A quick post tonight, for a three-day weekend looms, offering little but reading (and snow, to secure us in our indoor intentions). I'll merely share two poor snapshots that I took last week when an unexpected free afternoon in London allowed me to visit the house in Gough Square that Samuel Johnson lived in while composing the Dictionary. Like most house museums, it's small and unassuming, portraits and a few pieces of furniture offering the basic brushstrokes that help the imagination populate the rooms. And it's not hard to do: Johnson lumbering up and down the stairs and dominating the small rooms, the constant noise and commotion of the many permanent houseguests, the mess of papers and books that filled the garret as the work in progress progressed, letter by letter. One bit of additional period detail I didn't have to imagine: the clatter of horses' hooves echoed about the square, generated by two mounted police officers.
The snapshots are of items held in a vitrine full of Johnsoniana on the ground floor, commercial items created to commemorate (and capitalize on) various Johnson-related anniversaries. The first is a Dr. Johnson-shaped flask, sold in 1909 for his bicentennial.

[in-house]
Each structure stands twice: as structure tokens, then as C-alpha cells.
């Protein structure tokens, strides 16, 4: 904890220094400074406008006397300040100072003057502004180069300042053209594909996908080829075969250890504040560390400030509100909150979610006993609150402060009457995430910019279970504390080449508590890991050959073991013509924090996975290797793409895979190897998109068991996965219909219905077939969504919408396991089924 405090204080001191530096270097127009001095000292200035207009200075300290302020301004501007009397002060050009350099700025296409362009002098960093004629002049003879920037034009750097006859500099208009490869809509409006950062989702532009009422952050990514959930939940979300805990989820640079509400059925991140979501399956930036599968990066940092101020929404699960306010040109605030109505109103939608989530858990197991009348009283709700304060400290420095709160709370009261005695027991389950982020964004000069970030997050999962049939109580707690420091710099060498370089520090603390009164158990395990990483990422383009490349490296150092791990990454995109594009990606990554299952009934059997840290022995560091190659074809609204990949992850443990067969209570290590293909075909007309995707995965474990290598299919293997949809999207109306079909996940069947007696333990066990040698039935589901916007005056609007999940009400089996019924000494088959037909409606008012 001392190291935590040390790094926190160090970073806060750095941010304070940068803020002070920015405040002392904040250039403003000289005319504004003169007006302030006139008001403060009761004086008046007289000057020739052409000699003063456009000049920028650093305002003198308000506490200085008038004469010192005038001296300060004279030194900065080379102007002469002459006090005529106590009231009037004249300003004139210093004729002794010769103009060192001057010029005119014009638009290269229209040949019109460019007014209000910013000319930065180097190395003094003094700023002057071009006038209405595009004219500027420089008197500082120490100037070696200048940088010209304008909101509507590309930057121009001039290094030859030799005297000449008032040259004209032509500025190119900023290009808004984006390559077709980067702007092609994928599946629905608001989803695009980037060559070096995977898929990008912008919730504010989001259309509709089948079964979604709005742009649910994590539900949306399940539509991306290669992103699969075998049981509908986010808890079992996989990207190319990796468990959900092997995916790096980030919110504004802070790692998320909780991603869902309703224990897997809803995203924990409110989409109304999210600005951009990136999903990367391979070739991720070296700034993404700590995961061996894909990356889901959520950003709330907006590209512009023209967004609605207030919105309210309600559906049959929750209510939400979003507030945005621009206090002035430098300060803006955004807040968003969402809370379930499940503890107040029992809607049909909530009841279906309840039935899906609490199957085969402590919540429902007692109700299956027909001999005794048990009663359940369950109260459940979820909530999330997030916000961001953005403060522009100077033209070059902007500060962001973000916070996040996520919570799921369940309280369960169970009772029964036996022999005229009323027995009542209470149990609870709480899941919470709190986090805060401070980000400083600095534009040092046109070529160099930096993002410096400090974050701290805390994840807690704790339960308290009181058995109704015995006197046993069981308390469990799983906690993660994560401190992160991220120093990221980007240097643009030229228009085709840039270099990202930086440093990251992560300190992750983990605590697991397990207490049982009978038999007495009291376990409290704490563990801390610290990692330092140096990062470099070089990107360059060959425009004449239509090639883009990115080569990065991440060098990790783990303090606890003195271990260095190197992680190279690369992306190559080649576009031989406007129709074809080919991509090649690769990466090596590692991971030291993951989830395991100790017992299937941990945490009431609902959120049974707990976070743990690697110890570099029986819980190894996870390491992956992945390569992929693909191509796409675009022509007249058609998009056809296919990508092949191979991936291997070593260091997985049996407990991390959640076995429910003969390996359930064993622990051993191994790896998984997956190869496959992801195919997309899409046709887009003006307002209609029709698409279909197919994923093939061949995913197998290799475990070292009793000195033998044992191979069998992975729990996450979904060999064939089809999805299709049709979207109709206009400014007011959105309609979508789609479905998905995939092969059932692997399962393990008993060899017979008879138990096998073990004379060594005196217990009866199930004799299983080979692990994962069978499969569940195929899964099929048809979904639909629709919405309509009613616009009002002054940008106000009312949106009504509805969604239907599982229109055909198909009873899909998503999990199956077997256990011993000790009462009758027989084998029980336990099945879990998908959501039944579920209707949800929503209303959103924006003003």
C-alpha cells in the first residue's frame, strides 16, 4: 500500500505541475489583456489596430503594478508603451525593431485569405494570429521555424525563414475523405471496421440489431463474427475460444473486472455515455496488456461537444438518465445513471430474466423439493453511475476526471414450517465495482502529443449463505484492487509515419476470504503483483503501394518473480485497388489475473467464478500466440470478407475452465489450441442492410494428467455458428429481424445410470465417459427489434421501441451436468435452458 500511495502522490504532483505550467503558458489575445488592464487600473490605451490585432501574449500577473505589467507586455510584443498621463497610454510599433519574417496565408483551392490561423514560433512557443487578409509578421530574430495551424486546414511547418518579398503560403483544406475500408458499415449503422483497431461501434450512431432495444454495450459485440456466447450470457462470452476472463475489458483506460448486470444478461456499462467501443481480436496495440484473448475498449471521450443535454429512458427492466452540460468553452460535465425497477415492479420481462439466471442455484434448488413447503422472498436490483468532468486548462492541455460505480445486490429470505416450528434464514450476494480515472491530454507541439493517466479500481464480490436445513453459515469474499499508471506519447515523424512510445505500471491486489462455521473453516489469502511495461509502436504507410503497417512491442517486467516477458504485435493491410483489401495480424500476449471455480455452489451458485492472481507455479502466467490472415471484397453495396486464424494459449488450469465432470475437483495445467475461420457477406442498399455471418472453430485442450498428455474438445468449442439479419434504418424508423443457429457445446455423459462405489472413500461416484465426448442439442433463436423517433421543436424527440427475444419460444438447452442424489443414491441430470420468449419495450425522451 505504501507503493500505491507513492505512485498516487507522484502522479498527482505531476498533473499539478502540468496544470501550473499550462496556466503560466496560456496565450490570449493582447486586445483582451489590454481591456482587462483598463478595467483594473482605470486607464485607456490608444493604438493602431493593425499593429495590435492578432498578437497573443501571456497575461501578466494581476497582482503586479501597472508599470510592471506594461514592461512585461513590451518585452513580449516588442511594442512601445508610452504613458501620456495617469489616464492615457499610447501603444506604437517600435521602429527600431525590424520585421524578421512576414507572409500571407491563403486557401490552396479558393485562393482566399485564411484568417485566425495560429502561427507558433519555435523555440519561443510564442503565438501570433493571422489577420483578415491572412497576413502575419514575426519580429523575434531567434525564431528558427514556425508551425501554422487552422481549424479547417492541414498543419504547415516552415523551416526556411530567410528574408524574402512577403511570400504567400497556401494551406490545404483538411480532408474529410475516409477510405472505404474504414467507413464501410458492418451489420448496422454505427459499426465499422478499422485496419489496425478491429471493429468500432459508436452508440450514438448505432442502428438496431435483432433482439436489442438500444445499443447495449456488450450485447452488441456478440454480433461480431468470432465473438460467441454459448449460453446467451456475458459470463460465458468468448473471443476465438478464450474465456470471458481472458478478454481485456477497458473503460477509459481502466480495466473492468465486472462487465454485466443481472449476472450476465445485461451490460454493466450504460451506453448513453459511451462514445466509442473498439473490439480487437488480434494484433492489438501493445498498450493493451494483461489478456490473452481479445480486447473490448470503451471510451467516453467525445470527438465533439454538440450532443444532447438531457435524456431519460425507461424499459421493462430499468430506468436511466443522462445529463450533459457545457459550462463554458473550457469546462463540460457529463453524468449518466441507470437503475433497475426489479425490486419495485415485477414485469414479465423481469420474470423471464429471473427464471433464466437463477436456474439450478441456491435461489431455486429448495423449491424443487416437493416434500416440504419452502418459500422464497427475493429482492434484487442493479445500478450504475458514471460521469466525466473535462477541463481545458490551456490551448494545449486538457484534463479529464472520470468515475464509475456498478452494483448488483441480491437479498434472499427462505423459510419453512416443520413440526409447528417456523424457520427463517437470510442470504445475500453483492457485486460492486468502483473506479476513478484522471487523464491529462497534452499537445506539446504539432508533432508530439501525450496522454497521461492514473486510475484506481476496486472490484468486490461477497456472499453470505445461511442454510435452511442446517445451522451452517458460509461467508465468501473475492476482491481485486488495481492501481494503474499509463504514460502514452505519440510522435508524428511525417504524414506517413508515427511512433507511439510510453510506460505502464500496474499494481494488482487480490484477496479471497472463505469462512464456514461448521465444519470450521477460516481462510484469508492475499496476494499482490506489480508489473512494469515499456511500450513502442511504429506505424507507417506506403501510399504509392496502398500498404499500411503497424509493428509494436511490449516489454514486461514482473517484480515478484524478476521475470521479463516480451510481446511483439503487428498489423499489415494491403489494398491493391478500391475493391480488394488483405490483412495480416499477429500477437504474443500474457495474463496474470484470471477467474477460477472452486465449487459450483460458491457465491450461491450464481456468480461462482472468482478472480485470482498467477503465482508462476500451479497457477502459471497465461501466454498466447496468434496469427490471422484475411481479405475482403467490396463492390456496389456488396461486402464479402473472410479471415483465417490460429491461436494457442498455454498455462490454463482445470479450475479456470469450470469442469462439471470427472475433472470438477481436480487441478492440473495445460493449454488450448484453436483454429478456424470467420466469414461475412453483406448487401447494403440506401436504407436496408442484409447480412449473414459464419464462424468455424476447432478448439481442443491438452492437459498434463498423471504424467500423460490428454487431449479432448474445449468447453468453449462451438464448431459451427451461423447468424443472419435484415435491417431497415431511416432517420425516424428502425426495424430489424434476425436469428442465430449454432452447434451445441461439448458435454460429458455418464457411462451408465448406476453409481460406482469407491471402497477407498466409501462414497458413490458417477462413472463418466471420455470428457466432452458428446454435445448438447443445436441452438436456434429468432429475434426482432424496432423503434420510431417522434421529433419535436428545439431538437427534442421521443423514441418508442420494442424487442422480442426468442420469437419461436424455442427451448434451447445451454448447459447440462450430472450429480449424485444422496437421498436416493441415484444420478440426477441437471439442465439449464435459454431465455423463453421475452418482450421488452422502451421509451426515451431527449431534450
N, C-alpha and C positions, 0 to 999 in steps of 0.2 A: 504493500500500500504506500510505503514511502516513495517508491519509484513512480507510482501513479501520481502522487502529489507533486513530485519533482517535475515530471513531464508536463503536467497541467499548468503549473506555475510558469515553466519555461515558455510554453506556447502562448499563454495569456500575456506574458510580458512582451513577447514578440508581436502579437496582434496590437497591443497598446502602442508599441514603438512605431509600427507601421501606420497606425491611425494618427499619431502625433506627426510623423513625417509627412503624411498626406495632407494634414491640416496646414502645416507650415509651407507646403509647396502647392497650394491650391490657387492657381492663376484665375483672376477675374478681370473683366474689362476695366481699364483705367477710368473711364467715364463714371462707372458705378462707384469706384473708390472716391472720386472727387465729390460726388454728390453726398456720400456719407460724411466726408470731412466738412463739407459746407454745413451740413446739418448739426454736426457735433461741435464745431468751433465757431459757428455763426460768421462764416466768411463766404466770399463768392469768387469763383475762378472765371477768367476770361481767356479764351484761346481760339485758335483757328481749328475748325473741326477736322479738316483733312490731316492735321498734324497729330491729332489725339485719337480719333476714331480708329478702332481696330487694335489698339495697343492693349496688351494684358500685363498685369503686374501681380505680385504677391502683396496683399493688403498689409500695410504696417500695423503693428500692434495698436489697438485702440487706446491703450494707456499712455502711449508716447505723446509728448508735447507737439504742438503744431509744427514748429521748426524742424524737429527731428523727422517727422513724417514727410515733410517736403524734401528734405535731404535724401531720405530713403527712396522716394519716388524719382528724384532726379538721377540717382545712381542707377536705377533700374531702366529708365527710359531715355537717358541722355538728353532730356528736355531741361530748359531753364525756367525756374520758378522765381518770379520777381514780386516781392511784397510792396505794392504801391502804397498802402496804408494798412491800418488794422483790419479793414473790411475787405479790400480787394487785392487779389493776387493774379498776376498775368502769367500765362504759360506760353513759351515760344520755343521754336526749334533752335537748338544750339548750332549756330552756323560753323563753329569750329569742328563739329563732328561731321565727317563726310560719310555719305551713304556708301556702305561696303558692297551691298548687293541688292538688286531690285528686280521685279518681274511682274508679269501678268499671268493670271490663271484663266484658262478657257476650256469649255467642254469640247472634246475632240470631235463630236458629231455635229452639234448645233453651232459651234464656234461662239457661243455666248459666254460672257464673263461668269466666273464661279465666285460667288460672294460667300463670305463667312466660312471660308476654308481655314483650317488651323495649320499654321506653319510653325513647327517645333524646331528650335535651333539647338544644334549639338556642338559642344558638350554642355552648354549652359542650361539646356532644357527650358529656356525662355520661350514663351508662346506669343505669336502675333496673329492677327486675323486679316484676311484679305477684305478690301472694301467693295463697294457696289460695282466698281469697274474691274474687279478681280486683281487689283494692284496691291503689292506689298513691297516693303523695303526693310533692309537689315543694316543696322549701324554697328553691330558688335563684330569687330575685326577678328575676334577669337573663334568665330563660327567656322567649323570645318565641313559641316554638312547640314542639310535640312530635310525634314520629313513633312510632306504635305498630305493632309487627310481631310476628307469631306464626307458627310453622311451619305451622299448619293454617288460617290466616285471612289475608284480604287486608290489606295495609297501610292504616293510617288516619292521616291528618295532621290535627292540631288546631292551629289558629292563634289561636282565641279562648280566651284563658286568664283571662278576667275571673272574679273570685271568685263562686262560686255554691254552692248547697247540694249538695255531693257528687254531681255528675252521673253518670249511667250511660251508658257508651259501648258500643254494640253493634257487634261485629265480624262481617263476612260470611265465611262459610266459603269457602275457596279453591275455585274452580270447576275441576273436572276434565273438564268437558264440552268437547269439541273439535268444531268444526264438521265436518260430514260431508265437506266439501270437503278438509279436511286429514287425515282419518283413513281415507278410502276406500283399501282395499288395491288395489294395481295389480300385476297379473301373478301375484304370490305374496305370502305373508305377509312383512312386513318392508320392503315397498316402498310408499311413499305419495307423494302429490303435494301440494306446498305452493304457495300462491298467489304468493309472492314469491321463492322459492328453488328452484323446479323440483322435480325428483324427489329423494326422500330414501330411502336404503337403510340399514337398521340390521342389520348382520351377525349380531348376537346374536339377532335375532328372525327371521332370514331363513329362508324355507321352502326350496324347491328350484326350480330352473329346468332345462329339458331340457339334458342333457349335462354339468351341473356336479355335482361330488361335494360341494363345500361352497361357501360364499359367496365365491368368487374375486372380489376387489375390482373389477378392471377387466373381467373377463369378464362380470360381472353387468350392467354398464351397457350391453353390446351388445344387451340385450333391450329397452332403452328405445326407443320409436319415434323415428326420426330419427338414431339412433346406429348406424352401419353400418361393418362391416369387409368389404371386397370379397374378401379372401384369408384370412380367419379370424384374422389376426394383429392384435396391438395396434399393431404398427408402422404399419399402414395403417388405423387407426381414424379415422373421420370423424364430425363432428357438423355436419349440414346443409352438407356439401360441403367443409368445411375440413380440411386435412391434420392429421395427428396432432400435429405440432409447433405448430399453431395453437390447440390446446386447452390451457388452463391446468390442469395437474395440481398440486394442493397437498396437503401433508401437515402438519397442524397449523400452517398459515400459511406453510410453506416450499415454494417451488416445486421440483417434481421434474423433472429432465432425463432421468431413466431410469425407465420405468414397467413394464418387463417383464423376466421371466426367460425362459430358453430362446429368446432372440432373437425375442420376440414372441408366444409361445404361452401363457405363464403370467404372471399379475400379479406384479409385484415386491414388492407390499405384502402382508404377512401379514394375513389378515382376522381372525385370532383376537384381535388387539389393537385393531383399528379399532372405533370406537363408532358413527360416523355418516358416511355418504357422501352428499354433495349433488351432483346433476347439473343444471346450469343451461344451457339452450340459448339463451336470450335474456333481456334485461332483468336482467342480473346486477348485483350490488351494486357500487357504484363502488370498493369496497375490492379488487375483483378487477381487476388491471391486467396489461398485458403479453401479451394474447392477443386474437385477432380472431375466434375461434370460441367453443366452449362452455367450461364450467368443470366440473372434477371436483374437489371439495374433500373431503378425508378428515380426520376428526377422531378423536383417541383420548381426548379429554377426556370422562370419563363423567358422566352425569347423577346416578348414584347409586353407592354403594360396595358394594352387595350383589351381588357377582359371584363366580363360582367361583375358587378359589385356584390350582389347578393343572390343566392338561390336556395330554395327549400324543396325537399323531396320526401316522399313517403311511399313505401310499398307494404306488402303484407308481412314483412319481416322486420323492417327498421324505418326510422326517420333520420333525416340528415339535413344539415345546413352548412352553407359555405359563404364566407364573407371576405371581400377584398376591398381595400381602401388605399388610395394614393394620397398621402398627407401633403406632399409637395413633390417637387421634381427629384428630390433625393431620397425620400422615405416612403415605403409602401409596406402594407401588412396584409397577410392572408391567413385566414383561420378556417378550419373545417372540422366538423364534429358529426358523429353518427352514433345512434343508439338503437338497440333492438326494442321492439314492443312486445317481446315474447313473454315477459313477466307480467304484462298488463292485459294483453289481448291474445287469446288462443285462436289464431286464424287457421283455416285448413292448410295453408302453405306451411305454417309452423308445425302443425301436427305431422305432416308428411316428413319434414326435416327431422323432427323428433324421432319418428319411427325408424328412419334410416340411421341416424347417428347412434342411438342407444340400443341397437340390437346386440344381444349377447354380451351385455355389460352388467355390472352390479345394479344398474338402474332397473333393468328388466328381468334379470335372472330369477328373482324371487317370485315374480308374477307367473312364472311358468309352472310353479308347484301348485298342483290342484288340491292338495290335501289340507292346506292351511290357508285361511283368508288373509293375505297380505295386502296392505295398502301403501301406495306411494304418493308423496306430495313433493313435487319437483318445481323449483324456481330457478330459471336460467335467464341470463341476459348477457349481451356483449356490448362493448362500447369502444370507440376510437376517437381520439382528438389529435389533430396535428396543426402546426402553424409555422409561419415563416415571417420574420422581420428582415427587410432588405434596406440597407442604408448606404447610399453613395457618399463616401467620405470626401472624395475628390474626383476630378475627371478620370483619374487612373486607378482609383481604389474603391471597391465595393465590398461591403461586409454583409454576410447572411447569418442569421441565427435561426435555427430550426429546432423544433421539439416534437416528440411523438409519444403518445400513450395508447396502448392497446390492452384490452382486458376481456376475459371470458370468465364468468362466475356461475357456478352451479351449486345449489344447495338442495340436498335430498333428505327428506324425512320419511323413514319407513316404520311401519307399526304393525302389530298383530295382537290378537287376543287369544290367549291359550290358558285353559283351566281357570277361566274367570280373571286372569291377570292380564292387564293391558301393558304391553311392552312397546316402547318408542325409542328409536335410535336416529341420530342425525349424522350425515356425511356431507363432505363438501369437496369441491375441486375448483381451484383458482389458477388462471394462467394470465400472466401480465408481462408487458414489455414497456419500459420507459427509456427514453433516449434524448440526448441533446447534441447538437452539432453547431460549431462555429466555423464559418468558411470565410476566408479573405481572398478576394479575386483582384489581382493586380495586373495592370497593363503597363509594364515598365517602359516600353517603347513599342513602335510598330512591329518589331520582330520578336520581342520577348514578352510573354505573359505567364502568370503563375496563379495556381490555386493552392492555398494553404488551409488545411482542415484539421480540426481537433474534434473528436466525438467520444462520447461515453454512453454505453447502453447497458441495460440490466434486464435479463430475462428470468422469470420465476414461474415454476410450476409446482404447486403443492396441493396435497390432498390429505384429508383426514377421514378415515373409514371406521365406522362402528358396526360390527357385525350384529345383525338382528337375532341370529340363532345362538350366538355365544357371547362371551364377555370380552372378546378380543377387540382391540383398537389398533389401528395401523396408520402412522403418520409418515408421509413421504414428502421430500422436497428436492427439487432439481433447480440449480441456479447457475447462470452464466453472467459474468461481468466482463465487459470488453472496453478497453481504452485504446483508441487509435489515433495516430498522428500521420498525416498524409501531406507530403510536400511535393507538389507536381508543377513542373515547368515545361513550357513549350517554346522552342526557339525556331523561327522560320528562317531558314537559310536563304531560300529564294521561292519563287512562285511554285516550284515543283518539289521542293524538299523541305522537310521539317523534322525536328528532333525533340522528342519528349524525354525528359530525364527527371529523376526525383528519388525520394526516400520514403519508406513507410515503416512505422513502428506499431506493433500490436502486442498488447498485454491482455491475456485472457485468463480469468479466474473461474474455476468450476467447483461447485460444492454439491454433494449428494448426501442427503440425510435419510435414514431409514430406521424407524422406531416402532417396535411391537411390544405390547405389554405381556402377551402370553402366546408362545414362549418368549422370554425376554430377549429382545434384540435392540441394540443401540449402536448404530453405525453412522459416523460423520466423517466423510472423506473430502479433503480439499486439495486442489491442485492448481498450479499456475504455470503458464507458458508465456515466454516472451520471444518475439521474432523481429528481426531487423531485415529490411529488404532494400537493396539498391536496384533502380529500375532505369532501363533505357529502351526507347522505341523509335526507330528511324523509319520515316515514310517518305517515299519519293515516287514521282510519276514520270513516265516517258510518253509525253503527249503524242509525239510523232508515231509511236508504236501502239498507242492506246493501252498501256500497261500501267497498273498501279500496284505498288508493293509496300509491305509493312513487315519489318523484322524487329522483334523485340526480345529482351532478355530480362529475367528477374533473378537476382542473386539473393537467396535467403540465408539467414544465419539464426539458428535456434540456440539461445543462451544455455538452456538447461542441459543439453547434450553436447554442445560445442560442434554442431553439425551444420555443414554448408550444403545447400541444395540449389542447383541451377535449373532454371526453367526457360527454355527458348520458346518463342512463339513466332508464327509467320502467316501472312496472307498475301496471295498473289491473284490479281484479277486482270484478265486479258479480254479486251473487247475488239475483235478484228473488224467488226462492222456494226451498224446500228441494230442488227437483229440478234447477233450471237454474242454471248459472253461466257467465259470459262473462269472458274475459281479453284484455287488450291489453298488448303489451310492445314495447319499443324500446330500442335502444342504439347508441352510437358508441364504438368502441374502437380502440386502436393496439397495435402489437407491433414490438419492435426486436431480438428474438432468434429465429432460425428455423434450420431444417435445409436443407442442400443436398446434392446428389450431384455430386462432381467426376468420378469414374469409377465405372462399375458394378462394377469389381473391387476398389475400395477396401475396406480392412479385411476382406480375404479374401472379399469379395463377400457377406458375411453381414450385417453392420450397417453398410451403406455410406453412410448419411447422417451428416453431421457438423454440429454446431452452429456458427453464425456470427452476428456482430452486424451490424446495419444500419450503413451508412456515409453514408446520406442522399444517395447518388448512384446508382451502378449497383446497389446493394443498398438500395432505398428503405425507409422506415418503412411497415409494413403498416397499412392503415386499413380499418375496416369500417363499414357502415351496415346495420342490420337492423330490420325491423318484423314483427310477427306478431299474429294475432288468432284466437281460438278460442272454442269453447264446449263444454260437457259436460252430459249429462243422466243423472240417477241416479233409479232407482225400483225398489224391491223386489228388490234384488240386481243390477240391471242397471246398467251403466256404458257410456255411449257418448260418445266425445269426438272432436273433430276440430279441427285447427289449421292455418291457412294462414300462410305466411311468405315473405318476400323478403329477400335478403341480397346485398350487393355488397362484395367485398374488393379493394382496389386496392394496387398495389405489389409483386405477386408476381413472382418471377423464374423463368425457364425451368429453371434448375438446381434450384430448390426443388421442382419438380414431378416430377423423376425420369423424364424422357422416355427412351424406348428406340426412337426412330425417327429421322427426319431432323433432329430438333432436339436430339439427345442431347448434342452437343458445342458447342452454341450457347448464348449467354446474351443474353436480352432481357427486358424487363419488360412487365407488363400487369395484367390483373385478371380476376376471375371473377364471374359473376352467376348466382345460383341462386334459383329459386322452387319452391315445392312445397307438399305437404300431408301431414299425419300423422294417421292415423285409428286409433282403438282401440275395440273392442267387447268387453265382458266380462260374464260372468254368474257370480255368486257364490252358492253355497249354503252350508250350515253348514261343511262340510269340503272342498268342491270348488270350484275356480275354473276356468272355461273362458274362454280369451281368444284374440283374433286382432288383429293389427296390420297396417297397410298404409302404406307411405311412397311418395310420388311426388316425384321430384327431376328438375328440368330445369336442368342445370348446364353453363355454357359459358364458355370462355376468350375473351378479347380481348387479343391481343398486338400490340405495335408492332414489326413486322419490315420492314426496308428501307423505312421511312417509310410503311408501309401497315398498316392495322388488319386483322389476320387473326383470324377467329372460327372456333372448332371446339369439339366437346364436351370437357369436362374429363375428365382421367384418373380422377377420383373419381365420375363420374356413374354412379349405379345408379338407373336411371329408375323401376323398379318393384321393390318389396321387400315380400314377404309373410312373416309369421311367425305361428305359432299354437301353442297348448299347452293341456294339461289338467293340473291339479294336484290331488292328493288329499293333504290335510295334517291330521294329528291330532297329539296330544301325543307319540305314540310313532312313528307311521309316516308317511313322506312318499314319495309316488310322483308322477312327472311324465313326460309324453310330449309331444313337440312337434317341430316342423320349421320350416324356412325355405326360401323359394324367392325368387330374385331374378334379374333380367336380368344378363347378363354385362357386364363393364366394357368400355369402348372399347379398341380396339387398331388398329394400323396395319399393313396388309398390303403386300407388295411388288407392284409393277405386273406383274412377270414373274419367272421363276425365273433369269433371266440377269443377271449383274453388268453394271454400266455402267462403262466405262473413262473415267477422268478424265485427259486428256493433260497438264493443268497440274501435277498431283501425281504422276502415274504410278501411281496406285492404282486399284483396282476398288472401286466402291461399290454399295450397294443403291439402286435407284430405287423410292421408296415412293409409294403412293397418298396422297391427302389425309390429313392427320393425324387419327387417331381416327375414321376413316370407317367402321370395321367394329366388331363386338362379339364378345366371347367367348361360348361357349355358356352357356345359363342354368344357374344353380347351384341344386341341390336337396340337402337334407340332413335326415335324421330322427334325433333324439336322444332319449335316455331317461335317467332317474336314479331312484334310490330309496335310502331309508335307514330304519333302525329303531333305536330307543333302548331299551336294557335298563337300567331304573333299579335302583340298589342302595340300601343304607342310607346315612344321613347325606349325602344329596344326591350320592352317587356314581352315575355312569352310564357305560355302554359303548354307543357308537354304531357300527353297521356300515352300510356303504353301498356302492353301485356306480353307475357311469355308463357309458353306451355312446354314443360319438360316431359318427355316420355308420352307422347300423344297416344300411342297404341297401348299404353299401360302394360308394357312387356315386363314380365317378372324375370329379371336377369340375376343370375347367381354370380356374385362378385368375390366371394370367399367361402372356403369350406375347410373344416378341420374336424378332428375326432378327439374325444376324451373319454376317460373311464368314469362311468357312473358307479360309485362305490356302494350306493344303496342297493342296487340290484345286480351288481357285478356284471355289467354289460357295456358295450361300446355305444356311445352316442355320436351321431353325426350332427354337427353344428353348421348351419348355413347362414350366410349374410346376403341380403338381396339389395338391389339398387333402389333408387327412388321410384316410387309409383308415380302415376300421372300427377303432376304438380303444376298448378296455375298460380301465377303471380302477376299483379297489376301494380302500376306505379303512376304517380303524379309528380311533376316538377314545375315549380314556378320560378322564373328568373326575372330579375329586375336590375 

The color is unquestionably unappealing, but the idea of having Johnson as a constant drinking companion does entice.
This, meanwhile, is a doorknocker, also from the twentieth century:
At its top is Litchfield Cathedral, in front of which is depicted the meeting of Johnson and Boswell. (Hooray to Boswell for achieving such prominence on the knocker!) Beneath Johnson's head--reasonably cast as the active part of the knocker--is, we're told, the figure of his cat.
Enjoy the weekend, folks. Happy reading to you.